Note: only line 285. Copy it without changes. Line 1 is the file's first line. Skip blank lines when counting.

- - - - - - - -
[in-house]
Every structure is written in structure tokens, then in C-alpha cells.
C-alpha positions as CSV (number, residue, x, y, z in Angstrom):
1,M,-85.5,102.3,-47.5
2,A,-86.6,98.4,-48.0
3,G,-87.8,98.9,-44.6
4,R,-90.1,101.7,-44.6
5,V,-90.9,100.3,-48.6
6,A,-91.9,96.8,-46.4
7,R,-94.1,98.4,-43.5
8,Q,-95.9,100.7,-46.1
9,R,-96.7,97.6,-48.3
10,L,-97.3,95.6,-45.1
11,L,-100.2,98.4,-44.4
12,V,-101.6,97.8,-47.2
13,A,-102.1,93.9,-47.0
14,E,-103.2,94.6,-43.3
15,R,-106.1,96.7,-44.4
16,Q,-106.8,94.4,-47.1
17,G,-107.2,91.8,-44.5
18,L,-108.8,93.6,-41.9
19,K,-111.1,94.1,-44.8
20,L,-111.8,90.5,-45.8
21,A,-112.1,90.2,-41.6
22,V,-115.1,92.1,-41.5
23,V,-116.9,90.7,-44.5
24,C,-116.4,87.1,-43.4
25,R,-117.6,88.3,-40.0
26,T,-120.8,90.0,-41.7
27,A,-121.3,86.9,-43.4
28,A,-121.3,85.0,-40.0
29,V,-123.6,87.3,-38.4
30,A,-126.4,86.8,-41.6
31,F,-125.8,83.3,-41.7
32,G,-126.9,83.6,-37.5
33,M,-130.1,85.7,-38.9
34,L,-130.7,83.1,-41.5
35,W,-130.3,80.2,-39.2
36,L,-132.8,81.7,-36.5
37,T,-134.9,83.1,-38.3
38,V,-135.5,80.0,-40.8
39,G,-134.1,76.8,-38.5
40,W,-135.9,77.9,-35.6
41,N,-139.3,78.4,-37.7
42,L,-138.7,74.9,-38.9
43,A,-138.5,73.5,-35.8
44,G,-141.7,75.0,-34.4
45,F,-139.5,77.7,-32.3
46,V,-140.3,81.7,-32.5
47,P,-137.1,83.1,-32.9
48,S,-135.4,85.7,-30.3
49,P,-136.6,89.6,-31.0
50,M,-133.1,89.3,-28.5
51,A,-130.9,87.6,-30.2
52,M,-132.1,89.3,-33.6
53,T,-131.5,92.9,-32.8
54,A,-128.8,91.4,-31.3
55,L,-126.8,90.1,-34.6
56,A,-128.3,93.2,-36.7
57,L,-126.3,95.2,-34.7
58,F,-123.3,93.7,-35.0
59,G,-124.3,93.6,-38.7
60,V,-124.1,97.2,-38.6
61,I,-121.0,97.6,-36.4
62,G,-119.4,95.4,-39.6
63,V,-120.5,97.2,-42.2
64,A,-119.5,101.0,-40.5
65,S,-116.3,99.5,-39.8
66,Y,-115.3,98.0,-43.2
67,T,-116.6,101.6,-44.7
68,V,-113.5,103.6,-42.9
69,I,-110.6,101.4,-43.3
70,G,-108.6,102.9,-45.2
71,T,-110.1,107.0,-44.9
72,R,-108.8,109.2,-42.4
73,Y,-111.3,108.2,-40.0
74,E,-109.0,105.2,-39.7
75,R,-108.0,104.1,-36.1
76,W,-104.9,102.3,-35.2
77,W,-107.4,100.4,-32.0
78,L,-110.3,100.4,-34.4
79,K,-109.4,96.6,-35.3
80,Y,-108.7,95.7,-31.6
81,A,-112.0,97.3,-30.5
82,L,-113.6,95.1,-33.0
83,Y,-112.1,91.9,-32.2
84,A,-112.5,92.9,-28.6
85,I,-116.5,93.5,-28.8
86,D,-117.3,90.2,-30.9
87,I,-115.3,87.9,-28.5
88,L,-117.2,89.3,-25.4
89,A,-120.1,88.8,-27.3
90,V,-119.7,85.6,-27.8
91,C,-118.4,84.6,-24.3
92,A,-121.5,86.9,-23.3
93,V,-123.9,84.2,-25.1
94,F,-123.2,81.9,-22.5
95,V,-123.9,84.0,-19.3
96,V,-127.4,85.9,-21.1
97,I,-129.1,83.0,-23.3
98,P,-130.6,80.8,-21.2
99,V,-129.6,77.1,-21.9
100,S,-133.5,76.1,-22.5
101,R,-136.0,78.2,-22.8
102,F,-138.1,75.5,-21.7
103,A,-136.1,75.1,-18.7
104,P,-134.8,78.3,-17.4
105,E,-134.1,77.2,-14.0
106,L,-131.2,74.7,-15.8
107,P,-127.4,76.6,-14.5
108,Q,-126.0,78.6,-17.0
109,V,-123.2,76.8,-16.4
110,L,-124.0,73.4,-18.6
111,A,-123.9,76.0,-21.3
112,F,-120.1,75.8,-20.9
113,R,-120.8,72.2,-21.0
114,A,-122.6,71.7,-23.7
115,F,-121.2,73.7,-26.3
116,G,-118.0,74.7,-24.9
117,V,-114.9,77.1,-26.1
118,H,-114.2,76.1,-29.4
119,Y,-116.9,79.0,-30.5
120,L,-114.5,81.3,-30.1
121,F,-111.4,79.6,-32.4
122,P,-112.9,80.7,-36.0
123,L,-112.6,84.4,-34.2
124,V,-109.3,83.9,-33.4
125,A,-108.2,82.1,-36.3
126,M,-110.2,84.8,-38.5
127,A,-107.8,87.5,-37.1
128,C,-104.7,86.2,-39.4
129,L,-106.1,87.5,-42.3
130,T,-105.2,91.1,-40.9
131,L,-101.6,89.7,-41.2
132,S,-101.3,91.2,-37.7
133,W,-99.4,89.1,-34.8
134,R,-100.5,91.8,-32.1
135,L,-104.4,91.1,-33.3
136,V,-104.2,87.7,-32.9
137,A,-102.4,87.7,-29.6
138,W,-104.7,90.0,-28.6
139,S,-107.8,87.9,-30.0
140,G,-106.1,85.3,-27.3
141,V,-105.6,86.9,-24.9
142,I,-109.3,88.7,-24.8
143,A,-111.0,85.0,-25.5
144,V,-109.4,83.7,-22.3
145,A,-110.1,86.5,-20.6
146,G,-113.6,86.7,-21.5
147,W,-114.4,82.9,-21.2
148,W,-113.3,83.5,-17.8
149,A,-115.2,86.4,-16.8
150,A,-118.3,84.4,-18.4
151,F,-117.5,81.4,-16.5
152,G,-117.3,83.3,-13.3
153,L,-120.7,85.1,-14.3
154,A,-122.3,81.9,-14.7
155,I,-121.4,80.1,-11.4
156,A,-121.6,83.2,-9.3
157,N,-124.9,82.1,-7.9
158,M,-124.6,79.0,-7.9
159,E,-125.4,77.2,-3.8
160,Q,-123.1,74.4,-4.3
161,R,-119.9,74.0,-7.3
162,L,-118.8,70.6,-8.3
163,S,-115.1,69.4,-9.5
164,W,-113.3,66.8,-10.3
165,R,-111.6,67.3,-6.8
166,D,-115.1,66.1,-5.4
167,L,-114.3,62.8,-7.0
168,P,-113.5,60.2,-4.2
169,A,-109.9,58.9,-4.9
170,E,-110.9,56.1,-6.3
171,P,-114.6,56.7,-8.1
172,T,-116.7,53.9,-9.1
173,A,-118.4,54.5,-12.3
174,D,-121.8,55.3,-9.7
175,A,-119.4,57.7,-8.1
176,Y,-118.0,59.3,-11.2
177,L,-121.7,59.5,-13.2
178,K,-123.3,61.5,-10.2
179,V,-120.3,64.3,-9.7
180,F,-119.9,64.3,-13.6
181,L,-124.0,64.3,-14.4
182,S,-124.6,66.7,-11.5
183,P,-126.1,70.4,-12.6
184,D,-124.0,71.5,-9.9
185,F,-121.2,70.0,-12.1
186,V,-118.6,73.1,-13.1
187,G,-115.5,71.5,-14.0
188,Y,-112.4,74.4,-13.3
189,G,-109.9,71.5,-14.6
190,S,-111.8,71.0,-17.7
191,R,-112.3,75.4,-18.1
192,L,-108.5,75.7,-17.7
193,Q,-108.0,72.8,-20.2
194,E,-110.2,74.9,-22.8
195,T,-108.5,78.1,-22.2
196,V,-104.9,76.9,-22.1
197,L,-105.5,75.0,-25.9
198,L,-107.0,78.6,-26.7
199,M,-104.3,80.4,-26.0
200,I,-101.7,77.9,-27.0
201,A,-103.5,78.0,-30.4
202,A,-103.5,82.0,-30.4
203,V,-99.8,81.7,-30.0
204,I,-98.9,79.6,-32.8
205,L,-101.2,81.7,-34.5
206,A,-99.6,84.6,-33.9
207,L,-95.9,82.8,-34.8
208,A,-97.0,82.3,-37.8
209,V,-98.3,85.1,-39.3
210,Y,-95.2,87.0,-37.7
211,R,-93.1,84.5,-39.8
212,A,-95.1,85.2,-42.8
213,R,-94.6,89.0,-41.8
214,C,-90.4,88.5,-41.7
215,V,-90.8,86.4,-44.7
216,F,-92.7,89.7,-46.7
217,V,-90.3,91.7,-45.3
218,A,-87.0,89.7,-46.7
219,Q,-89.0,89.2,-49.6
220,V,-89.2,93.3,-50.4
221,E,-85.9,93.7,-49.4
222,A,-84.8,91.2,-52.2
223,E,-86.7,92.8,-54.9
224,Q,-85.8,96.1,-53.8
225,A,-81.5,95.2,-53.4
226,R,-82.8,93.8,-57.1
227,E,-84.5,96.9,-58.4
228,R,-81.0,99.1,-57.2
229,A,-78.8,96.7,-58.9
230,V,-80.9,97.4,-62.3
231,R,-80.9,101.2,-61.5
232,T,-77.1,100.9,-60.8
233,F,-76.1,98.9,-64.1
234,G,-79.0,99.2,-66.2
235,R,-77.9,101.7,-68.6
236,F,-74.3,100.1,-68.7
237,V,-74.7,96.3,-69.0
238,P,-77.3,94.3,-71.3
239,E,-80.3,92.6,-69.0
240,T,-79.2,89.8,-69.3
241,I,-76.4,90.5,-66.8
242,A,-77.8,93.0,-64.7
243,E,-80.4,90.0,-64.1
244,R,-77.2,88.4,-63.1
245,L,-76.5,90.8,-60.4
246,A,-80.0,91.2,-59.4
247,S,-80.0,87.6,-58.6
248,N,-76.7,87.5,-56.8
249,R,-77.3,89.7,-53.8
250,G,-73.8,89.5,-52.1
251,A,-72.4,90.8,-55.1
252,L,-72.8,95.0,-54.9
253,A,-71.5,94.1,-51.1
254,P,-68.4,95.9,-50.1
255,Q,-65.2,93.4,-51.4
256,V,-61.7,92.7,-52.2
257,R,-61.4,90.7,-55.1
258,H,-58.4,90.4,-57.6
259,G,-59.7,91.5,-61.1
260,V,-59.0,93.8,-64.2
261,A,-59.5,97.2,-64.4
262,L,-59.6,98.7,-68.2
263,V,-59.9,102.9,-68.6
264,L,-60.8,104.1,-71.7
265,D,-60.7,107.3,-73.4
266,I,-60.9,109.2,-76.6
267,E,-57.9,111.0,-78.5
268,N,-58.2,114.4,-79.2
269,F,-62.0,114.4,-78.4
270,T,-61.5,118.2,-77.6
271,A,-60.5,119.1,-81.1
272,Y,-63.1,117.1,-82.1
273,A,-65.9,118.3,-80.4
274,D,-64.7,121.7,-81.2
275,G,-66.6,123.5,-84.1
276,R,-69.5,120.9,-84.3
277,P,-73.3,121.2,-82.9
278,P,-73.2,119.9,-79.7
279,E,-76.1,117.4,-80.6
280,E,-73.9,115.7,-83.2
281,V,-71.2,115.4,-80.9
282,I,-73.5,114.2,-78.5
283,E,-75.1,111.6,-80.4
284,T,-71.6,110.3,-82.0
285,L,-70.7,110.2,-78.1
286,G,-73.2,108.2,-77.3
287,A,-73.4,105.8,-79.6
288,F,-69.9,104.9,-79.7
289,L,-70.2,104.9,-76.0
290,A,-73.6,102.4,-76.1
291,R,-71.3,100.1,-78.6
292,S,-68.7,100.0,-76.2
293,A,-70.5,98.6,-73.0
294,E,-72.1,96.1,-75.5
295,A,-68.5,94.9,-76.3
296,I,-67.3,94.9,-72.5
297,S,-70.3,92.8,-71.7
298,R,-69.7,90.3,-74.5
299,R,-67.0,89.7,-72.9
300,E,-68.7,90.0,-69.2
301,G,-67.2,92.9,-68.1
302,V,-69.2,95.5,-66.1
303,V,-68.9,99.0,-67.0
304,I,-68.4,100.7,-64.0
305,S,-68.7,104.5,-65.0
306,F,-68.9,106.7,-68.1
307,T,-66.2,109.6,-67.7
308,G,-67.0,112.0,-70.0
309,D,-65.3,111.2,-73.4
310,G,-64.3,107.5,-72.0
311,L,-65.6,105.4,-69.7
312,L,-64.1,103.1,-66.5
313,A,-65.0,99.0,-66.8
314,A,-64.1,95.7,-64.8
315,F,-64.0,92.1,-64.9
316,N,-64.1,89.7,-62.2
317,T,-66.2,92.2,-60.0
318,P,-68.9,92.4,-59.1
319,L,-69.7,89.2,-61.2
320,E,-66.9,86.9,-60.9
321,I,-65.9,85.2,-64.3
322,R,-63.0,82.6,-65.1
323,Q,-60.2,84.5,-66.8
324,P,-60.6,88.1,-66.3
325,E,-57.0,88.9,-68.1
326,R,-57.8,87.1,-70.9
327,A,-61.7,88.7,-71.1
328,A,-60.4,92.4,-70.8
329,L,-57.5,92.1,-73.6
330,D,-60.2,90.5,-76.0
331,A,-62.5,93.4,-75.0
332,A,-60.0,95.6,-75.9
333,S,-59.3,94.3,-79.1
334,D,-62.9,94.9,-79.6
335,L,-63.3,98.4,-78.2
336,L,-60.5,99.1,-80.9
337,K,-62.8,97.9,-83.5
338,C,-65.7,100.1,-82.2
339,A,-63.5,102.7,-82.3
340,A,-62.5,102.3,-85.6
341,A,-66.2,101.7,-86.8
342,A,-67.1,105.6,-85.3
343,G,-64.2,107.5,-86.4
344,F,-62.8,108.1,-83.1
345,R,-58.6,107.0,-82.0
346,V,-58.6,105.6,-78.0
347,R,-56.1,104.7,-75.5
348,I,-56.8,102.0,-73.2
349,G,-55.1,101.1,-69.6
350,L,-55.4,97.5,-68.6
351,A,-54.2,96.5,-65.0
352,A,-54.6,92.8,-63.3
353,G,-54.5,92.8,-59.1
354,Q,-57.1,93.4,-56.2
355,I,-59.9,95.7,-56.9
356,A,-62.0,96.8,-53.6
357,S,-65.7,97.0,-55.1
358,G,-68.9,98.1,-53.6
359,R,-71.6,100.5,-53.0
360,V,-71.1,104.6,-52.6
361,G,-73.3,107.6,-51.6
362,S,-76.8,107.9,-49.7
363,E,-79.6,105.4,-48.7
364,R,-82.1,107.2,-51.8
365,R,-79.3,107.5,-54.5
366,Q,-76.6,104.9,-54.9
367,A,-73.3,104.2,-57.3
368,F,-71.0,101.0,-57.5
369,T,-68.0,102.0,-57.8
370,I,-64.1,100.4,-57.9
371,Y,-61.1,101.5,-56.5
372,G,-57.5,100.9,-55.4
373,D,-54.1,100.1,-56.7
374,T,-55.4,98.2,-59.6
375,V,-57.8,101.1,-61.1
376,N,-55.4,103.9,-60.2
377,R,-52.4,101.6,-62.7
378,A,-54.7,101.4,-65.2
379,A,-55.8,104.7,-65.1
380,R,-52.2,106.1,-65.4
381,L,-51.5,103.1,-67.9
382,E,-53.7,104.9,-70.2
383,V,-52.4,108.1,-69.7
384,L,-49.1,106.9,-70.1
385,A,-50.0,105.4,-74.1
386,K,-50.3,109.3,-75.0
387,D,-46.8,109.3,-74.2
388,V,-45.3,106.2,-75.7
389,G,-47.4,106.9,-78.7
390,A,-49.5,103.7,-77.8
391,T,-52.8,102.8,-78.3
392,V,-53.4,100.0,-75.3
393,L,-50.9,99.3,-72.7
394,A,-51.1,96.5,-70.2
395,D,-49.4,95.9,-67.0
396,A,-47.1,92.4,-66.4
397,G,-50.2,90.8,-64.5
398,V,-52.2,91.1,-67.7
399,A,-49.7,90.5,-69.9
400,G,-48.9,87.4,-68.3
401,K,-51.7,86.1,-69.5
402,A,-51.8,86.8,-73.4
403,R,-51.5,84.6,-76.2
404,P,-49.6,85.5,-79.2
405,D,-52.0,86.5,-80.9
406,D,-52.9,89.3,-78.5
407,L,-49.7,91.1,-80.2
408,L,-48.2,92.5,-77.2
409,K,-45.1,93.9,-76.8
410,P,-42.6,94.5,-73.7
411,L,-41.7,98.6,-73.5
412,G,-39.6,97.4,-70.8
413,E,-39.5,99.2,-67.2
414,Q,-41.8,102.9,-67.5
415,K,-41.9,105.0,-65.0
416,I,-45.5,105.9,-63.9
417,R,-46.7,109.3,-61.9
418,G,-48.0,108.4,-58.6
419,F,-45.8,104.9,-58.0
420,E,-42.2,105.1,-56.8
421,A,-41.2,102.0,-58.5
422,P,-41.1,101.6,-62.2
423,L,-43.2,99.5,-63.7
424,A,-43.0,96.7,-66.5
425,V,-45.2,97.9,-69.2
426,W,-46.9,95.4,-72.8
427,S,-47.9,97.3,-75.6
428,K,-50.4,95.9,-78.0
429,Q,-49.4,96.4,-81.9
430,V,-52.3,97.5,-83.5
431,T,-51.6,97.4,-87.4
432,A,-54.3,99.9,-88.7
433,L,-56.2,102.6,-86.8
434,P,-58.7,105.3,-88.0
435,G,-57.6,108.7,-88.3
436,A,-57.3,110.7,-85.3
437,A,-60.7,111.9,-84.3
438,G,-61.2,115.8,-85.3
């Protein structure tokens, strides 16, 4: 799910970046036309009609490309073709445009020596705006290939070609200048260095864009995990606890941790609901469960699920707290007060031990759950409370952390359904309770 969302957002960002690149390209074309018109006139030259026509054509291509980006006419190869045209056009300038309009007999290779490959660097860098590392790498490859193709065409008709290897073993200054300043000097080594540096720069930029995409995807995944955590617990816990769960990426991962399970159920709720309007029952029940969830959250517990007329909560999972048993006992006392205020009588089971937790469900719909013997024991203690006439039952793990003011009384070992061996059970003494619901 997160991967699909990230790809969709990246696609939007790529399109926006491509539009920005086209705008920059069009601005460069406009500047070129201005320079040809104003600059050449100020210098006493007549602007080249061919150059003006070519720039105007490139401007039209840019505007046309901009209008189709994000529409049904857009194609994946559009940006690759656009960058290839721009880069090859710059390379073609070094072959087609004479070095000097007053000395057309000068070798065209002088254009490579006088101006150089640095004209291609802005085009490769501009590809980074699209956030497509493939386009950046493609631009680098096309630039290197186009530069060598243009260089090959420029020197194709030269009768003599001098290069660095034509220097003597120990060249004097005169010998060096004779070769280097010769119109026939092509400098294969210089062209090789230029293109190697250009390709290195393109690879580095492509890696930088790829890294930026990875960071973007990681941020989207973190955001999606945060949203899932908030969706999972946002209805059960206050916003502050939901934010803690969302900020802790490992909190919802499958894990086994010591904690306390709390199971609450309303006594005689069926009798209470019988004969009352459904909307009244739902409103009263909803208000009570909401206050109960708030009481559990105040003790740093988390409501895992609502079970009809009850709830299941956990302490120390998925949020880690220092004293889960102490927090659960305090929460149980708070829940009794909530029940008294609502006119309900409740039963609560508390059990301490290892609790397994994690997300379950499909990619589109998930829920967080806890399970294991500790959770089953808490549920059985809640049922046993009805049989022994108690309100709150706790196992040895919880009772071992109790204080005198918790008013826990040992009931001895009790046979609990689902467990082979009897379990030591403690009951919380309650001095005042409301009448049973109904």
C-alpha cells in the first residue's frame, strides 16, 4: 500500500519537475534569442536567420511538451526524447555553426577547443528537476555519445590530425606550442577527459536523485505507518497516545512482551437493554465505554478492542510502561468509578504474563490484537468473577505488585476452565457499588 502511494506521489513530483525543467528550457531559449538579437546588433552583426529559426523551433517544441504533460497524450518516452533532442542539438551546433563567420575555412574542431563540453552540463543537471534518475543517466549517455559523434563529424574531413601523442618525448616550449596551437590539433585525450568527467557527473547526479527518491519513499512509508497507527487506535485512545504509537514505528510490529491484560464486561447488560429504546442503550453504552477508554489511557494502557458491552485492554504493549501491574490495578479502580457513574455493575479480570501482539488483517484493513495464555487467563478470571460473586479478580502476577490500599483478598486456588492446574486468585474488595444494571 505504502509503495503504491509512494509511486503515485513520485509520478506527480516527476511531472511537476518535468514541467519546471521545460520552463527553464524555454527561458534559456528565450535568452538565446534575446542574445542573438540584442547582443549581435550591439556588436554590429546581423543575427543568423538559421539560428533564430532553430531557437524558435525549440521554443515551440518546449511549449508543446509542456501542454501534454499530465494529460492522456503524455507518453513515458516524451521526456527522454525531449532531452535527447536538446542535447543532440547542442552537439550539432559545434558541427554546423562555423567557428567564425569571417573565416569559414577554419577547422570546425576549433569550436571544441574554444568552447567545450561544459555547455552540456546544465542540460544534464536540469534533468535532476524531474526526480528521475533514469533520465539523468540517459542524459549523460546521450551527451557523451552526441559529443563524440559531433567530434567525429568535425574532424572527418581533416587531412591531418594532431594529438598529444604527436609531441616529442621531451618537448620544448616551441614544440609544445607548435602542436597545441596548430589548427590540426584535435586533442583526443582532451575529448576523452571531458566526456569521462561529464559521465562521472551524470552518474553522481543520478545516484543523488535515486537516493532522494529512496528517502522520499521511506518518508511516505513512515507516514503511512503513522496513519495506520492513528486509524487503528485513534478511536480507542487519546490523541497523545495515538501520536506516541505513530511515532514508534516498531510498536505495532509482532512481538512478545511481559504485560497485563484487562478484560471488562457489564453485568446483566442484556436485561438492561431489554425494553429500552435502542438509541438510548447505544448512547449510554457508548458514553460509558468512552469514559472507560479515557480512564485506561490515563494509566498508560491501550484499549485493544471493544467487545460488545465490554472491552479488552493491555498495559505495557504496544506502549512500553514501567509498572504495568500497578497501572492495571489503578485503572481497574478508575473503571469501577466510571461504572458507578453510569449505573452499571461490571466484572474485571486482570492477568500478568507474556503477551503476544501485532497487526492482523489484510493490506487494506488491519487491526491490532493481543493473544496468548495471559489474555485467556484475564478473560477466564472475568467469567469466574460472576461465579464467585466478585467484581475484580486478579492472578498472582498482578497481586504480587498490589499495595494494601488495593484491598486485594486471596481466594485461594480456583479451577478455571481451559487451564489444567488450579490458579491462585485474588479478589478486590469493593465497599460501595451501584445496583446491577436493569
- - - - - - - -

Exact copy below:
282,I,-73.5,114.2,-78.5